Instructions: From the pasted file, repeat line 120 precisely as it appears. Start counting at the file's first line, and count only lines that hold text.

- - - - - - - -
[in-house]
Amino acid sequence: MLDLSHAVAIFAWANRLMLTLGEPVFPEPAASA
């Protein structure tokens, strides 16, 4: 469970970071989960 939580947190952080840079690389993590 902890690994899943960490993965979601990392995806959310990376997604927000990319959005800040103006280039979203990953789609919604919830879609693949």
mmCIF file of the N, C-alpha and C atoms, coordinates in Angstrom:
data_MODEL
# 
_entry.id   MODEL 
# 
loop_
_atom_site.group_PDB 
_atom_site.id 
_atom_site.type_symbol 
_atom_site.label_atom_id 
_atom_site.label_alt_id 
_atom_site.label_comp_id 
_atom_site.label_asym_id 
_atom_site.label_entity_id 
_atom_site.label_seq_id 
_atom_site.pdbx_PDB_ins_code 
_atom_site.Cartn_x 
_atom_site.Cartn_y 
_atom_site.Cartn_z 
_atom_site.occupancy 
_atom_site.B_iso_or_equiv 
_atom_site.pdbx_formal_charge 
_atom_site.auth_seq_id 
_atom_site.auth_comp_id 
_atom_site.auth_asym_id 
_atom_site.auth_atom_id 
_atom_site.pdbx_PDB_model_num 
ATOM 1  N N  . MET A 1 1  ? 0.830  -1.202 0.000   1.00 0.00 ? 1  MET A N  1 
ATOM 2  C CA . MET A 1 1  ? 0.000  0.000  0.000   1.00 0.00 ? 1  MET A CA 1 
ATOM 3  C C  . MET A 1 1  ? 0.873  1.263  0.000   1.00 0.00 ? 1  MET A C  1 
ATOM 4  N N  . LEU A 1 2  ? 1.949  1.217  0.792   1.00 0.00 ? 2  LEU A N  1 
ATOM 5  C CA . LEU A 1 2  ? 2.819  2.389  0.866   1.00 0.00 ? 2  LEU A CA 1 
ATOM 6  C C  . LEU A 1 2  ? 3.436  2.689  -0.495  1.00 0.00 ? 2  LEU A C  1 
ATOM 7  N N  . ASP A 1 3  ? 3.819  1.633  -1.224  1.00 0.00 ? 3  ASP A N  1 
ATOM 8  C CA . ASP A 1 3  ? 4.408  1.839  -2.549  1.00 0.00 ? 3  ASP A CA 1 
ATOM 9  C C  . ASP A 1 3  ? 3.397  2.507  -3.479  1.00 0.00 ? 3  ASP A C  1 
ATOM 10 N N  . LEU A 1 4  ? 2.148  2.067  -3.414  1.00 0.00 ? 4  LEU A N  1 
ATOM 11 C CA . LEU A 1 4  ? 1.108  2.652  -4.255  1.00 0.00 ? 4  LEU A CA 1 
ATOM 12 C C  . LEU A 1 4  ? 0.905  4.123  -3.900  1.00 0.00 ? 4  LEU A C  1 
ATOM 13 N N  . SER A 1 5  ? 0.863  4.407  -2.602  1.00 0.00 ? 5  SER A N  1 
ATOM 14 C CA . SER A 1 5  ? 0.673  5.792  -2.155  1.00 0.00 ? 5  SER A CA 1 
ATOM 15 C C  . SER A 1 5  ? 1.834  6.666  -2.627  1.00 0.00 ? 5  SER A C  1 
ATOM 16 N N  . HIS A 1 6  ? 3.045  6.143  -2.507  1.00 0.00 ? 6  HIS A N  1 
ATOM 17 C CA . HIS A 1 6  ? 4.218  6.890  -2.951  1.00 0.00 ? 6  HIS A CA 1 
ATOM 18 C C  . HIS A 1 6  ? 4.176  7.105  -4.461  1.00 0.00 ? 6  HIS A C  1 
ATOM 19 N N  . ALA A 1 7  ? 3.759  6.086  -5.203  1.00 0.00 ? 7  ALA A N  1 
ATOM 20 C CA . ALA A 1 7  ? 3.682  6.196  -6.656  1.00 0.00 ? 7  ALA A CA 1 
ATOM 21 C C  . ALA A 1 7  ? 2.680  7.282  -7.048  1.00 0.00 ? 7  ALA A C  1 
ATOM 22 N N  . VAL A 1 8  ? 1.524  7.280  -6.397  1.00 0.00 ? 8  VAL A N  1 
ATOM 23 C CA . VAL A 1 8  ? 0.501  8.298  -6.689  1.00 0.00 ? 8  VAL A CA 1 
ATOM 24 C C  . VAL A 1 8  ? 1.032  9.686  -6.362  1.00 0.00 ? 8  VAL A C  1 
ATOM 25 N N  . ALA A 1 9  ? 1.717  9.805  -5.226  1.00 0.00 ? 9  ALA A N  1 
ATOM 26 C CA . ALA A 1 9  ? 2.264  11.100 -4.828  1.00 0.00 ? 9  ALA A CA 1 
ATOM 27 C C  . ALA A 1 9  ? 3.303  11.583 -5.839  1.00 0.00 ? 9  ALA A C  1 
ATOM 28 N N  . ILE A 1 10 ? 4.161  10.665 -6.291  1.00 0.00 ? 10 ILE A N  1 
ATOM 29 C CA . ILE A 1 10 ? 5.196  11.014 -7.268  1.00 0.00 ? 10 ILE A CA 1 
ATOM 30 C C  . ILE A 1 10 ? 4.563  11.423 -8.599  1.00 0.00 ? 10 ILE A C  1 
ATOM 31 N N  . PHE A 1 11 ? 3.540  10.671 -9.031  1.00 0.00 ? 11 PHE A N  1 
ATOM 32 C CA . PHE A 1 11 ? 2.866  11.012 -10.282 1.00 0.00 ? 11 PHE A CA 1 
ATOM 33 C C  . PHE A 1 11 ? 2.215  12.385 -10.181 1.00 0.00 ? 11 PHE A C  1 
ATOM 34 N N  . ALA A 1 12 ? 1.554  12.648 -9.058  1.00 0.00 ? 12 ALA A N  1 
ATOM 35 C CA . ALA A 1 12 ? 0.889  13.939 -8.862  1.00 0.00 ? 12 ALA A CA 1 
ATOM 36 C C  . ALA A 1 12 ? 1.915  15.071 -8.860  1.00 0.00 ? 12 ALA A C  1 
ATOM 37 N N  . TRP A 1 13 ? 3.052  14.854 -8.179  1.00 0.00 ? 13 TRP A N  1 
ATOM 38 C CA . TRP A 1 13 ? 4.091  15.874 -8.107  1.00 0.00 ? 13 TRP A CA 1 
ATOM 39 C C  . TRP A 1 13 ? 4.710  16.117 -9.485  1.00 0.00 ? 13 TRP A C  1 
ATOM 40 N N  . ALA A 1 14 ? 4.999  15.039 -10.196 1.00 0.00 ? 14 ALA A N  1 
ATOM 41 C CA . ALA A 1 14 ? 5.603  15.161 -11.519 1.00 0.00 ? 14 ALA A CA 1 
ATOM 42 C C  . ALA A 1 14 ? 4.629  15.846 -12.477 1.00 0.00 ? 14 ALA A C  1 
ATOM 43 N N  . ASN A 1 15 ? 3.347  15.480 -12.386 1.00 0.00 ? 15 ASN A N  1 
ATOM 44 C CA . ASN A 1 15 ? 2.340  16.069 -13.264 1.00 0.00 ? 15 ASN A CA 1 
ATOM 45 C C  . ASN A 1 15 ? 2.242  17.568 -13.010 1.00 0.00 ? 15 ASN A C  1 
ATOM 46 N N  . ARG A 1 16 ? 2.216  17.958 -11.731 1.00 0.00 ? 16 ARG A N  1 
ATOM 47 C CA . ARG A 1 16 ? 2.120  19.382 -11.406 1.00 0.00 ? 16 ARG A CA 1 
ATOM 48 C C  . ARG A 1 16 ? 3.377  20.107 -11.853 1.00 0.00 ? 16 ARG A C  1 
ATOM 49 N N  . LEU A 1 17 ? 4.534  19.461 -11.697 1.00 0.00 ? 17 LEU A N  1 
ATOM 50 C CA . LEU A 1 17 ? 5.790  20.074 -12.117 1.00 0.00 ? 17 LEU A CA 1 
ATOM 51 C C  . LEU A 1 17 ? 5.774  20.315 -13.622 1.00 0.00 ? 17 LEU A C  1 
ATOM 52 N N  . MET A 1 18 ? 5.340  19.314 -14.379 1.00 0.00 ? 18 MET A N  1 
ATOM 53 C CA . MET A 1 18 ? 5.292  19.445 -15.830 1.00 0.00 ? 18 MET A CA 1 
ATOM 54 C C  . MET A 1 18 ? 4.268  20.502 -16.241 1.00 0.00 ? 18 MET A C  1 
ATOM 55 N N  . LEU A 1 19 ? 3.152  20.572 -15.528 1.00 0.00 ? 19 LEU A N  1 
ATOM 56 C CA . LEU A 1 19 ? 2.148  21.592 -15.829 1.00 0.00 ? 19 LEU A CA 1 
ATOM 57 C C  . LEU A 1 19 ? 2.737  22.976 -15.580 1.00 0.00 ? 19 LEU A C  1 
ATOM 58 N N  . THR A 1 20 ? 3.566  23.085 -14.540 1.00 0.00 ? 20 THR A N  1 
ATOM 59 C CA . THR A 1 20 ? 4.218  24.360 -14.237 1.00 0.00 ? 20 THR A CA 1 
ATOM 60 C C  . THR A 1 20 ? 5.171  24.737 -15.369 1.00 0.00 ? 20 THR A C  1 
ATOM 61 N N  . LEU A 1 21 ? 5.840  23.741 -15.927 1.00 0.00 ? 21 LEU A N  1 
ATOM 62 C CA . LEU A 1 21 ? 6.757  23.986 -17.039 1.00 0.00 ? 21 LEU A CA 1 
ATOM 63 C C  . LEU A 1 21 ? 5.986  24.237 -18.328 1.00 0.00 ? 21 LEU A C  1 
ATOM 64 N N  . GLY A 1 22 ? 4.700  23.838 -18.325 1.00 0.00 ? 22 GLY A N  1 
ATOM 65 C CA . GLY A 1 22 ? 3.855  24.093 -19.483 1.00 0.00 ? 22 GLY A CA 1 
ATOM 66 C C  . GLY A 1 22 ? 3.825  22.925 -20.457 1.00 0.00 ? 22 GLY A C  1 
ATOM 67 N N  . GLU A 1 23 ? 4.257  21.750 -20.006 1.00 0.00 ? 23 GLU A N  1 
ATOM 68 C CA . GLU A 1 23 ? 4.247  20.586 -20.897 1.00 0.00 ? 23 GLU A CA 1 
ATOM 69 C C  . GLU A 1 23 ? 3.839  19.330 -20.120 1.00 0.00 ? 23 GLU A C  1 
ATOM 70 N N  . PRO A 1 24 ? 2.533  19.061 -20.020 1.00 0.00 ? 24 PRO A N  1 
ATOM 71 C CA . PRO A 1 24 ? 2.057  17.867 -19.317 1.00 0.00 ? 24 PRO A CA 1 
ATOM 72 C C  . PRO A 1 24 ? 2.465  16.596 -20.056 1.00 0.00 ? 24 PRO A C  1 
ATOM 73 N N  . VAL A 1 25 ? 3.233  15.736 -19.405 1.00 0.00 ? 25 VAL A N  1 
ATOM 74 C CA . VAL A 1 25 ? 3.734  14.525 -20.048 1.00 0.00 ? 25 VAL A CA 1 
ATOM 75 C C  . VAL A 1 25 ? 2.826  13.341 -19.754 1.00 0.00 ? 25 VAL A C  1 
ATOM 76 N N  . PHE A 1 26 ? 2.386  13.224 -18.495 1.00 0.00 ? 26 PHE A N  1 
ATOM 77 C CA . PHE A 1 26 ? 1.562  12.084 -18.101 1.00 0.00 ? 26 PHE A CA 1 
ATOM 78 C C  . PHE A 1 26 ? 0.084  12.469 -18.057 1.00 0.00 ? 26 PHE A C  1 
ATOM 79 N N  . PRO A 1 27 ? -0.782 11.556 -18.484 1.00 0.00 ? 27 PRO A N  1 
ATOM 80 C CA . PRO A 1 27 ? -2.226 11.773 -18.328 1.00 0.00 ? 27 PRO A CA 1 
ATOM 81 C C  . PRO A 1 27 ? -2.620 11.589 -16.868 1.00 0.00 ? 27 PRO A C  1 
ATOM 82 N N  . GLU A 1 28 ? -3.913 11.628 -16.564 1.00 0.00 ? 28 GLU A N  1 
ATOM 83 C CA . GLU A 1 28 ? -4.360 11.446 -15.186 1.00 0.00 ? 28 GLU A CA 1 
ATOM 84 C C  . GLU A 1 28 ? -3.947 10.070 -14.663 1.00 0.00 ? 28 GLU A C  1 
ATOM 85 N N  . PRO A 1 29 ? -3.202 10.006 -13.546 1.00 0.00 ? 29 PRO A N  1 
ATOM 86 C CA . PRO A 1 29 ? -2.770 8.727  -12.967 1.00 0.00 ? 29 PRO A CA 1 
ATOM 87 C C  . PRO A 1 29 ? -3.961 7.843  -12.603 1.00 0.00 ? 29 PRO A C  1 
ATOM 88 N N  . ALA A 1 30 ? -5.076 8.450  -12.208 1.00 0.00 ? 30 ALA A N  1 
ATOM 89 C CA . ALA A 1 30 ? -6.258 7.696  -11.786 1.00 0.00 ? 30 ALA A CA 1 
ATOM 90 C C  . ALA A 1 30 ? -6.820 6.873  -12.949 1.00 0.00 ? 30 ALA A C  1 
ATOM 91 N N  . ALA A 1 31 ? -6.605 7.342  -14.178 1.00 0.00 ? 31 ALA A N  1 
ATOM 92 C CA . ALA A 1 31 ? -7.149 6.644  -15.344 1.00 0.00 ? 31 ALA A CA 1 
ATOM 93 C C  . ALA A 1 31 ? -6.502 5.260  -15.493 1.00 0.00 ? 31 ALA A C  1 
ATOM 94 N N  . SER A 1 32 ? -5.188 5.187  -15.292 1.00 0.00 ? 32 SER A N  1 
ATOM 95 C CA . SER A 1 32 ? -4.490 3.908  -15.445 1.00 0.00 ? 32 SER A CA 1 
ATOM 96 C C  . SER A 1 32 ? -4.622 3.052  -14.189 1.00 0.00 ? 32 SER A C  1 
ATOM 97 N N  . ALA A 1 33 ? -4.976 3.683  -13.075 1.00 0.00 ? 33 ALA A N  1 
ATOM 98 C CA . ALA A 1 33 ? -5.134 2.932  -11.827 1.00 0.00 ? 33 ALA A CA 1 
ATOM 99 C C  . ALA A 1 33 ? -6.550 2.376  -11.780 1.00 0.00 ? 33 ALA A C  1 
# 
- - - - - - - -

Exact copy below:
ATOM 90 C C  . ALA A 1 30 ? -6.820 6.873  -12.949 1.00 0.00 ? 30 ALA A C  1 